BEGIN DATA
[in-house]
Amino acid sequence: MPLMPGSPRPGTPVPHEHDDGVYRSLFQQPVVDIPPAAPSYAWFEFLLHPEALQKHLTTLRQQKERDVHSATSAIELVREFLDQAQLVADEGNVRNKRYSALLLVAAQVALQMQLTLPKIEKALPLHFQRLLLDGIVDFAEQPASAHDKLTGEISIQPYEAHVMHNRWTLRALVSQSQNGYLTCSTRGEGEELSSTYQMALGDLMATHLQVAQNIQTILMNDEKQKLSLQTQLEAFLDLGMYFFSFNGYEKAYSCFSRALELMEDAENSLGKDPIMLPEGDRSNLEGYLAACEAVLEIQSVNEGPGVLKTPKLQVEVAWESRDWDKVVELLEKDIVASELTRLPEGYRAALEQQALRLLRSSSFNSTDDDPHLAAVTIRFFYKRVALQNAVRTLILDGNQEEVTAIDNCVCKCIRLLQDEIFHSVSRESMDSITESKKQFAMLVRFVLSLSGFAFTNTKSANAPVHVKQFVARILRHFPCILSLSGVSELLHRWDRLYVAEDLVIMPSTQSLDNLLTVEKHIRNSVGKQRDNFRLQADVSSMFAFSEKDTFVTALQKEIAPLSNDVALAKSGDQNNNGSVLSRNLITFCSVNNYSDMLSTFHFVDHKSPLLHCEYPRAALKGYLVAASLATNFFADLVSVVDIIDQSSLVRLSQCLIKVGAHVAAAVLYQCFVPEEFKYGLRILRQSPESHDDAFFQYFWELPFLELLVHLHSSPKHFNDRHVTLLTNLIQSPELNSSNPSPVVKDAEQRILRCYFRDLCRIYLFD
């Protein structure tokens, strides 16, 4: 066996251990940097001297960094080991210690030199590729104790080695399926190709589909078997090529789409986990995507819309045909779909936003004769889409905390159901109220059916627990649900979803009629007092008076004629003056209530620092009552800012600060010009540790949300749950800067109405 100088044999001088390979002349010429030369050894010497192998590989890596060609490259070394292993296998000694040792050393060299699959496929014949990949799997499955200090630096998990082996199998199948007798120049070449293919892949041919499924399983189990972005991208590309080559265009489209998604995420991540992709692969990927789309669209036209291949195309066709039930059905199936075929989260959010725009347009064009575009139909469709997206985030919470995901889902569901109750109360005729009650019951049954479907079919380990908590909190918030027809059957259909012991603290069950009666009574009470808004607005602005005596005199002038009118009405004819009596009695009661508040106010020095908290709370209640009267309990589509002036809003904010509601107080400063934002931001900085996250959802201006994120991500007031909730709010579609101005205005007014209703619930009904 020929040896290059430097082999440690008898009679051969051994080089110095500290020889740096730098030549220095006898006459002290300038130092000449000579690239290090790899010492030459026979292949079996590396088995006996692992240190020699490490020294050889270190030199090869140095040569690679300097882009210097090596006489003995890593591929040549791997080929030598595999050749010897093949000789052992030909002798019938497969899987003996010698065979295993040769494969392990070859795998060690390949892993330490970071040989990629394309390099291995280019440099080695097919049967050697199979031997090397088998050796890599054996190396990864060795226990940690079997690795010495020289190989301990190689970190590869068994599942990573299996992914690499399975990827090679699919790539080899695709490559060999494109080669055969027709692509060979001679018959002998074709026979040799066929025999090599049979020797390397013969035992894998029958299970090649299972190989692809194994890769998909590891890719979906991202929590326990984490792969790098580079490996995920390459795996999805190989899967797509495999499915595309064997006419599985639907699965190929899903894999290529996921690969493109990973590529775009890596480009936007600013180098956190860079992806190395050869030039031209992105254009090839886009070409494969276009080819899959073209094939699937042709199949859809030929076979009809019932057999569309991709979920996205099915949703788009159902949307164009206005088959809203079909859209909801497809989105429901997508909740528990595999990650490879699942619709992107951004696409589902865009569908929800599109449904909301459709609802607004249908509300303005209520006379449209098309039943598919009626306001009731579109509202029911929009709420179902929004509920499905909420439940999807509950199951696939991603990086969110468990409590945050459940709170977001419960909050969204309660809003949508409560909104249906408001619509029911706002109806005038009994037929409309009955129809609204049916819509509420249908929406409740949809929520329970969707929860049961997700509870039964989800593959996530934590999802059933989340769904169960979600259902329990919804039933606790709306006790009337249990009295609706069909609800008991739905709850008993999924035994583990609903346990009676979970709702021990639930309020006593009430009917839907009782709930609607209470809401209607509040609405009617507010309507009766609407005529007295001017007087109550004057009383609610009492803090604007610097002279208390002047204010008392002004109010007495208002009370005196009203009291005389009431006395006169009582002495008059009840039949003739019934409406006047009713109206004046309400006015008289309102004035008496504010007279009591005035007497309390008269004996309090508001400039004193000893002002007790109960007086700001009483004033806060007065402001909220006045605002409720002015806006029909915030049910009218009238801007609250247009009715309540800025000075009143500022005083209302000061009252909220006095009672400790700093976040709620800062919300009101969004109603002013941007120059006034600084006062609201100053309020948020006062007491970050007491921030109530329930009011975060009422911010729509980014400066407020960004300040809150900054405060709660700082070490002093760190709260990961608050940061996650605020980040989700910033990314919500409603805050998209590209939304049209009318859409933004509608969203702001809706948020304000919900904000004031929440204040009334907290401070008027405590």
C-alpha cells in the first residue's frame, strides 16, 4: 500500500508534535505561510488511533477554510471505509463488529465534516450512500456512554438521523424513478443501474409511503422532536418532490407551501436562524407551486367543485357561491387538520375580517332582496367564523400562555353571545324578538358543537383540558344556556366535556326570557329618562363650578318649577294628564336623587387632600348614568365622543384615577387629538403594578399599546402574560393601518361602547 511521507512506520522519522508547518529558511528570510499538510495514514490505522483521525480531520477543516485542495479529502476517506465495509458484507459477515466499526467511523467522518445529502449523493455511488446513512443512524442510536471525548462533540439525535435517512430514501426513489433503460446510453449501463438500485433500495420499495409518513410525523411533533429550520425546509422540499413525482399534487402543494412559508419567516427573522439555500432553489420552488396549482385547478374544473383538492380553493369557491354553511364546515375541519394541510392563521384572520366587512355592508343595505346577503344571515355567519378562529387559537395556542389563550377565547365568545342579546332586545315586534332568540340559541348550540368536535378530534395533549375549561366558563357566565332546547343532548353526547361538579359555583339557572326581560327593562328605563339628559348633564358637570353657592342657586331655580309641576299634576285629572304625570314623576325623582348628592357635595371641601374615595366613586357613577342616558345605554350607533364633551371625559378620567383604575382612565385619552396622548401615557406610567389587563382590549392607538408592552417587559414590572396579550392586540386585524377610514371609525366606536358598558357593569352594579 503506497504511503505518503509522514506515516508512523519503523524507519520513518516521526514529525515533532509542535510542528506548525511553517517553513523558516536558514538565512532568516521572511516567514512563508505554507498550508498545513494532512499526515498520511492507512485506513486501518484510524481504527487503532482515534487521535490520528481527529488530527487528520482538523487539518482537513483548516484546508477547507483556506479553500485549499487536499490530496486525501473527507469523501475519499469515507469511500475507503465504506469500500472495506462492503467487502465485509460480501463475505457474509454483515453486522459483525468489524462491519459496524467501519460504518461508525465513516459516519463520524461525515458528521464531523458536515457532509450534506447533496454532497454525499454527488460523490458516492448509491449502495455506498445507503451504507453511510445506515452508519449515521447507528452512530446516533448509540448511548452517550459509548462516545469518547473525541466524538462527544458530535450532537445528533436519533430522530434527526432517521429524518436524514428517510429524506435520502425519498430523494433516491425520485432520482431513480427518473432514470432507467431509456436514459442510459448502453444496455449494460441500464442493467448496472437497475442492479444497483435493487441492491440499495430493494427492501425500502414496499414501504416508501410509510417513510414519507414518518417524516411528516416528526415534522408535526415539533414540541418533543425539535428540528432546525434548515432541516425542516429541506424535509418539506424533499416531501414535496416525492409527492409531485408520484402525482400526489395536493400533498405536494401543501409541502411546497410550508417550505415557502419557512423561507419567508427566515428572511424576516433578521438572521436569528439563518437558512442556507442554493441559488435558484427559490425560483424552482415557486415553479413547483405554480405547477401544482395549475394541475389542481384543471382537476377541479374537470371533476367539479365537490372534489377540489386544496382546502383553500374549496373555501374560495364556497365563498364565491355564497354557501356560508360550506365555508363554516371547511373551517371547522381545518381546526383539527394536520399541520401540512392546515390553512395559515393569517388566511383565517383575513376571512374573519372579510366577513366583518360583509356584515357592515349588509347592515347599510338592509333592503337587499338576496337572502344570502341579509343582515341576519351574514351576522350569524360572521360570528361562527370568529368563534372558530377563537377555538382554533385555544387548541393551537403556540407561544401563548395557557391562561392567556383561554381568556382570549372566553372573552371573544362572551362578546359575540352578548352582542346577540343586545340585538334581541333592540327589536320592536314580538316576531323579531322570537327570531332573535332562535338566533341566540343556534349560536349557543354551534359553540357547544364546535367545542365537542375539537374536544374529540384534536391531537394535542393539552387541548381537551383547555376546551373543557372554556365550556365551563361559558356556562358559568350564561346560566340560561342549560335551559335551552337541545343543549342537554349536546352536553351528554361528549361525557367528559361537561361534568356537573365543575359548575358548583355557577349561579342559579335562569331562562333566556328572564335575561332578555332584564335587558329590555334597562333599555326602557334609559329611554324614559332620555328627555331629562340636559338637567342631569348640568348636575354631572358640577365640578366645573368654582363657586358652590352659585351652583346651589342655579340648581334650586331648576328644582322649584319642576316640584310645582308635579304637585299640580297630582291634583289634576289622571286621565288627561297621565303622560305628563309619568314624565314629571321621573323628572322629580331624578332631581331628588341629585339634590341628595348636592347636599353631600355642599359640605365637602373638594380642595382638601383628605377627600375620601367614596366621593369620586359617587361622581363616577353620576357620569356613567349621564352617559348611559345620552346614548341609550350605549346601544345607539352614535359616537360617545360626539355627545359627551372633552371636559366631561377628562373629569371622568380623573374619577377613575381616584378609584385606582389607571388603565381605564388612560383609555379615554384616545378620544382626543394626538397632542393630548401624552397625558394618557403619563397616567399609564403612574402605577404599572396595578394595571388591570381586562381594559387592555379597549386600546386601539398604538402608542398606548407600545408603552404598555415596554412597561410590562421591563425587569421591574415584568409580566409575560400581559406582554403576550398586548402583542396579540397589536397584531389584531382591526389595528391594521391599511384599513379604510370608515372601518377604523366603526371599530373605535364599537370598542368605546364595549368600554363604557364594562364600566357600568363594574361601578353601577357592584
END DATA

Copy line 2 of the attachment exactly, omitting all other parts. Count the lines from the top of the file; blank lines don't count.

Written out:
Amino acid sequence: MPLMPGSPRPGTPVPHEHDDGVYRSLFQQPVVDIPPAAPSYAWFEFLLHPEALQKHLTTLRQQKERDVHSATSAIELVREFLDQAQLVADEGNVRNKRYSALLLVAAQVALQMQLTLPKIEKALPLHFQRLLLDGIVDFAEQPASAHDKLTGEISIQPYEAHVMHNRWTLRALVSQSQNGYLTCSTRGEGEELSSTYQMALGDLMATHLQVAQNIQTILMNDEKQKLSLQTQLEAFLDLGMYFFSFNGYEKAYSCFSRALELMEDAENSLGKDPIMLPEGDRSNLEGYLAACEAVLEIQSVNEGPGVLKTPKLQVEVAWESRDWDKVVELLEKDIVASELTRLPEGYRAALEQQALRLLRSSSFNSTDDDPHLAAVTIRFFYKRVALQNAVRTLILDGNQEEVTAIDNCVCKCIRLLQDEIFHSVSRESMDSITESKKQFAMLVRFVLSLSGFAFTNTKSANAPVHVKQFVARILRHFPCILSLSGVSELLHRWDRLYVAEDLVIMPSTQSLDNLLTVEKHIRNSVGKQRDNFRLQADVSSMFAFSEKDTFVTALQKEIAPLSNDVALAKSGDQNNNGSVLSRNLITFCSVNNYSDMLSTFHFVDHKSPLLHCEYPRAALKGYLVAASLATNFFADLVSVVDIIDQSSLVRLSQCLIKVGAHVAAAVLYQCFVPEEFKYGLRILRQSPESHDDAFFQYFWELPFLELLVHLHSSPKHFNDRHVTLLTNLIQSPELNSSNPSPVVKDAEQRILRCYFRDLCRIYLFD